AB60 to Go Into Effect Friday, Allowing Californians to Obtain Driver's License Regardless of Immigration Status

Prior to 1994, all Californians had the right to apply for a valid driver’s license, regardless of their immigration status in the U.S., according to the Drive California coalition (DriveCA). Driving to work, driving children to school and running errands were everyday tasks not riddled with the fear and insecurity of being pulled over and not having a license to show. Losing the ability to apply for a driver’s license the following year did not erase the need to be able to drive a car, but those who kept driving faced tickets, vehicle impoundment, arrest and possible deportation.

Assembly Bill (AB) 60, The Safe and Responsible Driver Act, was passed in 2013, signed by Governor Brown, to allow any eligible California resident to apply for a driver’s license, regardless of immigration status, starting Friday, January 2, 2015. Before AB60, state law required motorists to prove their identity and legal presence to obtain a driver license.

“DMV is committed to successfully implementing this new law to increase safety on California roads by putting licensed drivers behind the steering wheel,” said DMV Director Jean Shiomoto in a press statement. “Californians planning to apply for a new driver license under AB 60 should study for their exams and gather the required documents for proving identity and residency.”

To prove your identity and California residency, the DMV is requiring that you use a combination of documents. A current foreign passport and a consular ID, or an expired foreign passport and foreign birth certificate (translated by the consulate) can be used to prove your identity. If you do not have these documents you can obtain one from you Consulate, but should do so as soon as possible as the process may take a significant amount of time.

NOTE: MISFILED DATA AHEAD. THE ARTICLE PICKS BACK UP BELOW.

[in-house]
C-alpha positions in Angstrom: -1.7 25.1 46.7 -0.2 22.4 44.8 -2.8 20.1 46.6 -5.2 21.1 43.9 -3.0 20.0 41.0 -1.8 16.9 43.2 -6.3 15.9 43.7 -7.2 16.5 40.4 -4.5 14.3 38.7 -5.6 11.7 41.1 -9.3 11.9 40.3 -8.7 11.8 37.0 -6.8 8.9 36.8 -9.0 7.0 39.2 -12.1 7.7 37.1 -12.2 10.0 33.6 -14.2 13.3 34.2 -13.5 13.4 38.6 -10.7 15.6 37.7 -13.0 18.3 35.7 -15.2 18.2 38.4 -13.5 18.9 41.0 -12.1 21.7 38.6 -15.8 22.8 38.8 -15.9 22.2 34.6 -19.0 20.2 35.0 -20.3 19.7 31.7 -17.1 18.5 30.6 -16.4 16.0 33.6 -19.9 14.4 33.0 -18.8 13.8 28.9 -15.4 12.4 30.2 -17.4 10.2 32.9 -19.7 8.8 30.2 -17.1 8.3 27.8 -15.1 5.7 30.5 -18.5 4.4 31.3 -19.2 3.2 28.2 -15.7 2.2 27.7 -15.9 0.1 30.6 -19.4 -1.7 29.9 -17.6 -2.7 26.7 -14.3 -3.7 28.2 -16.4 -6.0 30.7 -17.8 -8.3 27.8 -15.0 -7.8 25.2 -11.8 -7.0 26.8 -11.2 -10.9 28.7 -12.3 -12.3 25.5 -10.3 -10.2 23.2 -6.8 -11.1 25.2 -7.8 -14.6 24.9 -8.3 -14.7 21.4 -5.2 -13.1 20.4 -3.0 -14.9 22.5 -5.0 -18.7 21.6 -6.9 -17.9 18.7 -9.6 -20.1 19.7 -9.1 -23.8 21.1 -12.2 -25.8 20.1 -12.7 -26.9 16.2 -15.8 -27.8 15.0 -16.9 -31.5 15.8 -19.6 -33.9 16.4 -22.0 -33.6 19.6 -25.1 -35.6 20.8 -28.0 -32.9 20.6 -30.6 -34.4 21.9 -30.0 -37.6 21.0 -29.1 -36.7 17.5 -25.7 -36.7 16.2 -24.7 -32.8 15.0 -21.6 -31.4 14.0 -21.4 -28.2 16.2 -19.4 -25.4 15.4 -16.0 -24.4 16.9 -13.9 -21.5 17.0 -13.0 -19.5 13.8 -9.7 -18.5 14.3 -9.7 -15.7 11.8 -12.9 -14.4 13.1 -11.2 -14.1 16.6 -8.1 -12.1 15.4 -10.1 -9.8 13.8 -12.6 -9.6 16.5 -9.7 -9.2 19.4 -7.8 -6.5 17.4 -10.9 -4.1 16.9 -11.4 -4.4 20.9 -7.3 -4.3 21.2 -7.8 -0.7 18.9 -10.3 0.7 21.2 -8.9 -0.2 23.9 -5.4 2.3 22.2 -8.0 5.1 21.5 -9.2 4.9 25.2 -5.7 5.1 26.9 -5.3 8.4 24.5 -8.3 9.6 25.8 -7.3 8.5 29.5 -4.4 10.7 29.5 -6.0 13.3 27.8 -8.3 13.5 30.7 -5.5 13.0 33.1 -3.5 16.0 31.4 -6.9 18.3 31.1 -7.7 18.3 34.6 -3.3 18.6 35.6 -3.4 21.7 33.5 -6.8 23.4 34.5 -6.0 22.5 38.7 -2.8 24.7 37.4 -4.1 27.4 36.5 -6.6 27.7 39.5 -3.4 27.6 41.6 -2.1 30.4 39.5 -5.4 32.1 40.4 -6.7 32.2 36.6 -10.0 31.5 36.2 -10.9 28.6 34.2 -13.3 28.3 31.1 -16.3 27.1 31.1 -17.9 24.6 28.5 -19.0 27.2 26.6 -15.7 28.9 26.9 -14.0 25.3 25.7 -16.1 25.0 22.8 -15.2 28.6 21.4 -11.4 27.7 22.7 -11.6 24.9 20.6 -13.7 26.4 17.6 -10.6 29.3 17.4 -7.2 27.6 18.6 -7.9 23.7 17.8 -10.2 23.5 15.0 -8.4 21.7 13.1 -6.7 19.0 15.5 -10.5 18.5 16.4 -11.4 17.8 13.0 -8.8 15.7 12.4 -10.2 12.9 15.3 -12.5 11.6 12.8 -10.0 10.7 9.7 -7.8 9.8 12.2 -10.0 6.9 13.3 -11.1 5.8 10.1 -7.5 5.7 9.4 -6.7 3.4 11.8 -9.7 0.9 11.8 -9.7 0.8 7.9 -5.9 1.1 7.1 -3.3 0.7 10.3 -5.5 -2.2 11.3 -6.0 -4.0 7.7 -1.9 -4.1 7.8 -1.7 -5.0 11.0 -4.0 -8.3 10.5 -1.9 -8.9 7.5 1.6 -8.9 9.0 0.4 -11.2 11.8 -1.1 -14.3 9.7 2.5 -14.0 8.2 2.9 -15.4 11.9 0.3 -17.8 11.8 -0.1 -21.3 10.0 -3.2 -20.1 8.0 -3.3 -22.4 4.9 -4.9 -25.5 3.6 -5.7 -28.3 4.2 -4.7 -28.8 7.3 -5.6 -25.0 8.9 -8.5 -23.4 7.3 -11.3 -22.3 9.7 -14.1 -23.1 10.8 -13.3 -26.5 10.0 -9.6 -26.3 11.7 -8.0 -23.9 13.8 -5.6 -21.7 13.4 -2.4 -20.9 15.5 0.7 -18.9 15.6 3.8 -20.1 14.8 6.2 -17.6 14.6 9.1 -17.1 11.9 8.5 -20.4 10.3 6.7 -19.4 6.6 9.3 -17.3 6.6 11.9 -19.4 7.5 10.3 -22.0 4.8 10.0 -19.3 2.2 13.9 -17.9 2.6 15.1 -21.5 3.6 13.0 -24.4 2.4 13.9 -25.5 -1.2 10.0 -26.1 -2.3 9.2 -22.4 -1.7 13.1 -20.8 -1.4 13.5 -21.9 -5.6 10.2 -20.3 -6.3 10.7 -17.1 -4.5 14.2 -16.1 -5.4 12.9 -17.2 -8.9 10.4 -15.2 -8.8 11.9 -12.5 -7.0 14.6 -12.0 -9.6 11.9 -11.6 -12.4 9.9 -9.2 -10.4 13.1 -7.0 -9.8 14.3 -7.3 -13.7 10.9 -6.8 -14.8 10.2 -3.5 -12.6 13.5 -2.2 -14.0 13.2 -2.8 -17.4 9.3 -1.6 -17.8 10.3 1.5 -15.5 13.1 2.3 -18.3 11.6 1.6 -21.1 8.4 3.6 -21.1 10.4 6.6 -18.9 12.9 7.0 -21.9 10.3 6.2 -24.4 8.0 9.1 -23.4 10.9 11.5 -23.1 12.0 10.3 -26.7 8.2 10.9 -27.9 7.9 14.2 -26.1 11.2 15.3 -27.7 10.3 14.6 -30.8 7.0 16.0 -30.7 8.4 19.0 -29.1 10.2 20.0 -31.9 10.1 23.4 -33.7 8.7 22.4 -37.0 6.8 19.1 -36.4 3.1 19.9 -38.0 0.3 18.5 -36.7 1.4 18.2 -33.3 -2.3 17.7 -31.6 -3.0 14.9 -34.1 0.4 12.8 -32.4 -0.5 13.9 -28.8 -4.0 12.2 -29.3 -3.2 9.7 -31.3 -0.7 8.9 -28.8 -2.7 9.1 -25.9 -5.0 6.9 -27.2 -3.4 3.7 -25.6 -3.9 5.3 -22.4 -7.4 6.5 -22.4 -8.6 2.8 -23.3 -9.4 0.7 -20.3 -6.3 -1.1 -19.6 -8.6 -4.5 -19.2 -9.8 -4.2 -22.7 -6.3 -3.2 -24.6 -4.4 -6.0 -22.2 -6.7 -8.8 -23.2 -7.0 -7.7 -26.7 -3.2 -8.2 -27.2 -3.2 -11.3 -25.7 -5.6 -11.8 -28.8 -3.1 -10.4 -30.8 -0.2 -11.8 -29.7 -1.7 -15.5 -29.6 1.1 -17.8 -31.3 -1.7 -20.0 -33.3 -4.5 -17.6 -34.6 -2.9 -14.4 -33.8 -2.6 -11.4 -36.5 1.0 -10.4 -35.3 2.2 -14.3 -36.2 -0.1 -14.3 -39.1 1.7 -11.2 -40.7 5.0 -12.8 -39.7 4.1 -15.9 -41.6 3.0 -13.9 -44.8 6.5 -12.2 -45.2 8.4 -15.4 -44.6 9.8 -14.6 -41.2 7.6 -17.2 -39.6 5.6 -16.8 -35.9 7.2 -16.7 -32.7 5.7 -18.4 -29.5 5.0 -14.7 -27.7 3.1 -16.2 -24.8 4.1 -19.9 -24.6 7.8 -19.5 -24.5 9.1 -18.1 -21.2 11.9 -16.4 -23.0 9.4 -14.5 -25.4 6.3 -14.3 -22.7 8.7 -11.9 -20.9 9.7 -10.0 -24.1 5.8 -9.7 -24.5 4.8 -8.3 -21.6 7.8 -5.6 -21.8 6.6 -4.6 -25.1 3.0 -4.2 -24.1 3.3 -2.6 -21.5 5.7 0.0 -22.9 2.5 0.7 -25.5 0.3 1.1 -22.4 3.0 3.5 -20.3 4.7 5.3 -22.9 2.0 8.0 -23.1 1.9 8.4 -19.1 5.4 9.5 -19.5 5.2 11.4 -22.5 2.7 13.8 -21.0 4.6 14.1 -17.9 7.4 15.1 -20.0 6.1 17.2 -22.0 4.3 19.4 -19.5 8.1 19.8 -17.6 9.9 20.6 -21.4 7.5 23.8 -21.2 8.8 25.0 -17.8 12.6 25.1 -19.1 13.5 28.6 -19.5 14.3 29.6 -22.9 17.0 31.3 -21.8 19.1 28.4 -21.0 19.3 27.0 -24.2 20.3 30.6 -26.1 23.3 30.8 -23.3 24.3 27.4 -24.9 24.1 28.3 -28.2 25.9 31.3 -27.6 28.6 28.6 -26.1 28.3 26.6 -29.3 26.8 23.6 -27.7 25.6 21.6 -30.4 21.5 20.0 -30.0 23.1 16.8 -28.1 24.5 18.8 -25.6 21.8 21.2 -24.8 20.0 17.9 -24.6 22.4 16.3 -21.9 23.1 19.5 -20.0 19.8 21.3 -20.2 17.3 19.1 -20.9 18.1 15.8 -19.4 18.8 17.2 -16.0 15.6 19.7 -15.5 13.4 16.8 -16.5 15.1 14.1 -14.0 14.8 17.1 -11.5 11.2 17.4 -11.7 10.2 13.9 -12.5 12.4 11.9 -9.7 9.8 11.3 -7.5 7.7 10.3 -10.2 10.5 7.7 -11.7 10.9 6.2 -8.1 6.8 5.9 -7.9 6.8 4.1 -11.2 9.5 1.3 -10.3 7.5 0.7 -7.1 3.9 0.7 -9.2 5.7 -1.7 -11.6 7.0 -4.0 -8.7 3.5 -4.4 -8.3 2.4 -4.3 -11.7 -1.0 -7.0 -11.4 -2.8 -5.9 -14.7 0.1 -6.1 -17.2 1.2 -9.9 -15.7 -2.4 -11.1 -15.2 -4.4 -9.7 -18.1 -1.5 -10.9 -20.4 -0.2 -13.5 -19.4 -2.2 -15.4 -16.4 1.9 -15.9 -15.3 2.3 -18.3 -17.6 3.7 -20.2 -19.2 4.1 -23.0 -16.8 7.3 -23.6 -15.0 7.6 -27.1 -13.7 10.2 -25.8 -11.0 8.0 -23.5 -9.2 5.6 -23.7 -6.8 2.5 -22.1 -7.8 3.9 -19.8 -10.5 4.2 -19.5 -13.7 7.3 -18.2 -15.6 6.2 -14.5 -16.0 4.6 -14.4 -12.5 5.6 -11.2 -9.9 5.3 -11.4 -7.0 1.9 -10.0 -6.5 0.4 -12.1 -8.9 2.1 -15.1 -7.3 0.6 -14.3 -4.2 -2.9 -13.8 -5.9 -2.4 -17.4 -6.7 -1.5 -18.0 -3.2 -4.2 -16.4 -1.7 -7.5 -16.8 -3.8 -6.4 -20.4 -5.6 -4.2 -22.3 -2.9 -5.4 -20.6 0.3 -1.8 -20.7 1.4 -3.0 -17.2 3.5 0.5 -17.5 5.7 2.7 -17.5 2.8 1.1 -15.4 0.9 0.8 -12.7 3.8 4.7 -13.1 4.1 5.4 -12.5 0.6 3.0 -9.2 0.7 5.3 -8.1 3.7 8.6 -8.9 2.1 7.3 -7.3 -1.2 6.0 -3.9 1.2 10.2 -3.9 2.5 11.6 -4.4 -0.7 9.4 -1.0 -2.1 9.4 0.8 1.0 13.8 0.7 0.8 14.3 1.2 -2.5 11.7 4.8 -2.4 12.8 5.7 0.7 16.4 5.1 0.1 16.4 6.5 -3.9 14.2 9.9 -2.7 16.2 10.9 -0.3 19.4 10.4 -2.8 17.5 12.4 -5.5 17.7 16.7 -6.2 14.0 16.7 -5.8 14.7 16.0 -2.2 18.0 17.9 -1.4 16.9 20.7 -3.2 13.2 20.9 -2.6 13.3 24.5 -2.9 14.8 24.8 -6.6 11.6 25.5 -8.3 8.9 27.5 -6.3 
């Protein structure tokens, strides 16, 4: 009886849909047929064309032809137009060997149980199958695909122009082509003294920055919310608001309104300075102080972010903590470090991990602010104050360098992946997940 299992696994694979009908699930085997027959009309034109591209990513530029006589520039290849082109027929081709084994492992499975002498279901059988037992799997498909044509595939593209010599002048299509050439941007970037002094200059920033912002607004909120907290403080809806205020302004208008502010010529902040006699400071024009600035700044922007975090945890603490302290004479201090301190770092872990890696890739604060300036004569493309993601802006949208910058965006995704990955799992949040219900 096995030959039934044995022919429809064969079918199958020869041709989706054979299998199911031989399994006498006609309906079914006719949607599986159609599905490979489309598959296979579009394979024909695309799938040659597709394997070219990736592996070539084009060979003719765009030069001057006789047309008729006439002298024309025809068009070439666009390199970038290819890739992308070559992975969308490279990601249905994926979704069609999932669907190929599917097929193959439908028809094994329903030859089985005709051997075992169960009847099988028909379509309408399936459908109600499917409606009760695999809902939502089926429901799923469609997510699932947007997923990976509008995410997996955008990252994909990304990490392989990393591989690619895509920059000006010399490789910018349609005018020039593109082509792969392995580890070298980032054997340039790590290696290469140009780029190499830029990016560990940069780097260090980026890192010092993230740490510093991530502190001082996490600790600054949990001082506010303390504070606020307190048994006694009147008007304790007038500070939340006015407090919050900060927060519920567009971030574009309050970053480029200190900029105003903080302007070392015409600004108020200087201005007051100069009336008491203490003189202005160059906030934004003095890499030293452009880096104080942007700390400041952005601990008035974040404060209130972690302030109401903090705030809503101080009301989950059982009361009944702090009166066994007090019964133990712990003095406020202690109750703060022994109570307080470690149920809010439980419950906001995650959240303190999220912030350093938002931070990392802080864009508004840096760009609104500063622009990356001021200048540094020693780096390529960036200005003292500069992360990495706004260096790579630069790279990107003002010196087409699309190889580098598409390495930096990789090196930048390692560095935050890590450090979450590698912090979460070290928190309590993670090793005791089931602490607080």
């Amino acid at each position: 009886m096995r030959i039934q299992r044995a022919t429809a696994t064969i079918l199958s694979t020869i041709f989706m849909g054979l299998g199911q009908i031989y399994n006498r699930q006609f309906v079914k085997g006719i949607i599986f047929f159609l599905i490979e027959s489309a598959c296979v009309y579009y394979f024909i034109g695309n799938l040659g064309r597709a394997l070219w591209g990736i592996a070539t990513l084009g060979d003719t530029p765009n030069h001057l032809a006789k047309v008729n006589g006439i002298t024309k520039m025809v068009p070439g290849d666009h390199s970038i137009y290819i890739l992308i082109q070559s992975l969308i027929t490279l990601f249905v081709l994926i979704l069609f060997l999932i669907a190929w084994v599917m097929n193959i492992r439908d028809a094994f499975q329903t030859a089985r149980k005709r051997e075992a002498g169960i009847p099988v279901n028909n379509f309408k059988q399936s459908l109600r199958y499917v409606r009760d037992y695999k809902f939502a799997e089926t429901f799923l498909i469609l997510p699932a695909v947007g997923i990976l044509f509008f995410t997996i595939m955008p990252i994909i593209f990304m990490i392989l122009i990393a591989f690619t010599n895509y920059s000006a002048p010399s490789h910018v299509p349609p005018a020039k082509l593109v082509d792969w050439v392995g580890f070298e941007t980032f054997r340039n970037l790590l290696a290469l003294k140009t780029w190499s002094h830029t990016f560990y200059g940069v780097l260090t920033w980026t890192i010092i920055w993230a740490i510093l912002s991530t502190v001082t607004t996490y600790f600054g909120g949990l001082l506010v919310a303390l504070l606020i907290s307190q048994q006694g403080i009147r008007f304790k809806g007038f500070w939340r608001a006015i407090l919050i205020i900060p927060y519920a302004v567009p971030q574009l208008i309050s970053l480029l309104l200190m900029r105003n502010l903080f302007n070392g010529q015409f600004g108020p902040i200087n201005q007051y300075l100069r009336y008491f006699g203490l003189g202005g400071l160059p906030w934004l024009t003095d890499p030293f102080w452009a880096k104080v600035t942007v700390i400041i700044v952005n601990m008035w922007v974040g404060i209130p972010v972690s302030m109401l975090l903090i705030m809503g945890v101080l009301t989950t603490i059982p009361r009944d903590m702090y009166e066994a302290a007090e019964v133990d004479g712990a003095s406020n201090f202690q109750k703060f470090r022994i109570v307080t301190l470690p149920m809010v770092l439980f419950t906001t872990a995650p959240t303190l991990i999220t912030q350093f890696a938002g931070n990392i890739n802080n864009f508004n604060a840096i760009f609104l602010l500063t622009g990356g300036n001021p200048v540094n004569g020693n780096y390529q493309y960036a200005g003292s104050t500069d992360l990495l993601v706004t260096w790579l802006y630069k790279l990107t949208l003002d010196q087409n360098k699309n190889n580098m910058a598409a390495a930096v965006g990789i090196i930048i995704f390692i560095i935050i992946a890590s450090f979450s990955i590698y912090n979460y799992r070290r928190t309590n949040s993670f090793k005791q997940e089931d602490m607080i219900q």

You can establish your California residency with one of the following documents: a lease, utility bill, tax return, medical record, record of financial institution or school records. According to the American Civil Liberties Union of Southern California, if you don’t have these documents, you can bring one of several other documents and a DMV employee will interview you to ensure that the documents you do have are authentic and match your identity.

An AB60 license will have visible features distinguishing it from other licenses. It cannot be used for federal purposes, such as to enter restricted areas of federal facilities. The license will cost the same as other licenses at $33 for a Class C/M application fee. Potential license holders must pass the required vision test, driver license knowledge test, and behind-the-wheel drive test. State and local law enforcement agents cannot discriminate against someone with an AB60 license and are prohibited form using said licenses “to consider an individual’s citizenship or immigration status as a basis for investigation, arrest, citation or detention,” according to DriveCA.

DMV anticipates processing approximately 1.4 million additional driver license applications during the first three years after implementation of AB60. Since the law passed last year, the DMV has hired 900 employees, participated in nearly 200 public workshops and community meetings, reaching approximately 50,000 potential applicants and doubled the standard 45-day window to allow customers to make an appointment up to 90 days in advance.

For more information, please visit the DMV’s website.

 



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